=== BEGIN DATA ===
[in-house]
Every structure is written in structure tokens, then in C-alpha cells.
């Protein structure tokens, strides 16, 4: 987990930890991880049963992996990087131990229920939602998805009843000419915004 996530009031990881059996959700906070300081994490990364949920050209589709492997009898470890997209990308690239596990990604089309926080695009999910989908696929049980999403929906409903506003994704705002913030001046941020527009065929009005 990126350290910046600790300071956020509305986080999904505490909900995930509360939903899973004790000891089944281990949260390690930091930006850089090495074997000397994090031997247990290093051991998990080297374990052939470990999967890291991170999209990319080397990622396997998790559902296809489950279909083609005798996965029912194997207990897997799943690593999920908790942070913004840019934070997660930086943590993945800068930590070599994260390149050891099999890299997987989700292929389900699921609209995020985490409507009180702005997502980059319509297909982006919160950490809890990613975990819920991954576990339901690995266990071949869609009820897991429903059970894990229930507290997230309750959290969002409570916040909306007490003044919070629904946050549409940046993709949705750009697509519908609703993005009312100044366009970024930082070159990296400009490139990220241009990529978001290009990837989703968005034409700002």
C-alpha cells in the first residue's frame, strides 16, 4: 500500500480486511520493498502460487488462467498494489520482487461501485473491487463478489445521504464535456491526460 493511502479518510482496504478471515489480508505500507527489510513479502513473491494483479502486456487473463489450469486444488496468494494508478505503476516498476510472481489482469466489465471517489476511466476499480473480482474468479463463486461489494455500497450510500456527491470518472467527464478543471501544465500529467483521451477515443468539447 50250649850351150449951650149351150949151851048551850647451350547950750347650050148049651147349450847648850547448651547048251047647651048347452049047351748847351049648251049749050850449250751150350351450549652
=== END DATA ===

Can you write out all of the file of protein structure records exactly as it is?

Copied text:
[in-house]
Every structure is written in structure tokens, then in C-alpha cells.
């Protein structure tokens, strides 16, 4: 987990930890991880049963992996990087131990229920939602998805009843000419915004 996530009031990881059996959700906070300081994490990364949920050209589709492997009898470890997209990308690239596990990604089309926080695009999910989908696929049980999403929906409903506003994704705002913030001046941020527009065929009005 990126350290910046600790300071956020509305986080999904505490909900995930509360939903899973004790000891089944281990949260390690930091930006850089090495074997000397994090031997247990290093051991998990080297374990052939470990999967890291991170999209990319080397990622396997998790559902296809489950279909083609005798996965029912194997207990897997799943690593999920908790942070913004840019934070997660930086943590993945800068930590070599994260390149050891099999890299997987989700292929389900699921609209995020985490409507009180702005997502980059319509297909982006919160950490809890990613975990819920991954576990339901690995266990071949869609009820897991429903059970894990229930507290997230309750959290969002409570916040909306007490003044919070629904946050549409940046993709949705750009697509519908609703993005009312100044366009970024930082070159990296400009490139990220241009990529978001290009990837989703968005034409700002």
C-alpha cells in the first residue's frame, strides 16, 4: 500500500480486511520493498502460487488462467498494489520482487461501485473491487463478489445521504464535456491526460 493511502479518510482496504478471515489480508505500507527489510513479502513473491494483479502486456487473463489450469486444488496468494494508478505503476516498476510472481489482469466489465471517489476511466476499480473480482474468479463463486461489494455500497450510500456527491470518472467527464478543471501544465500529467483521451477515443468539447 50250649850351150449951650149351150949151851048551850647451350547950750347650050148049651147349450847648850547448651547048251047647651048347452049047351748847351049648251049749050850449250751150350351450549652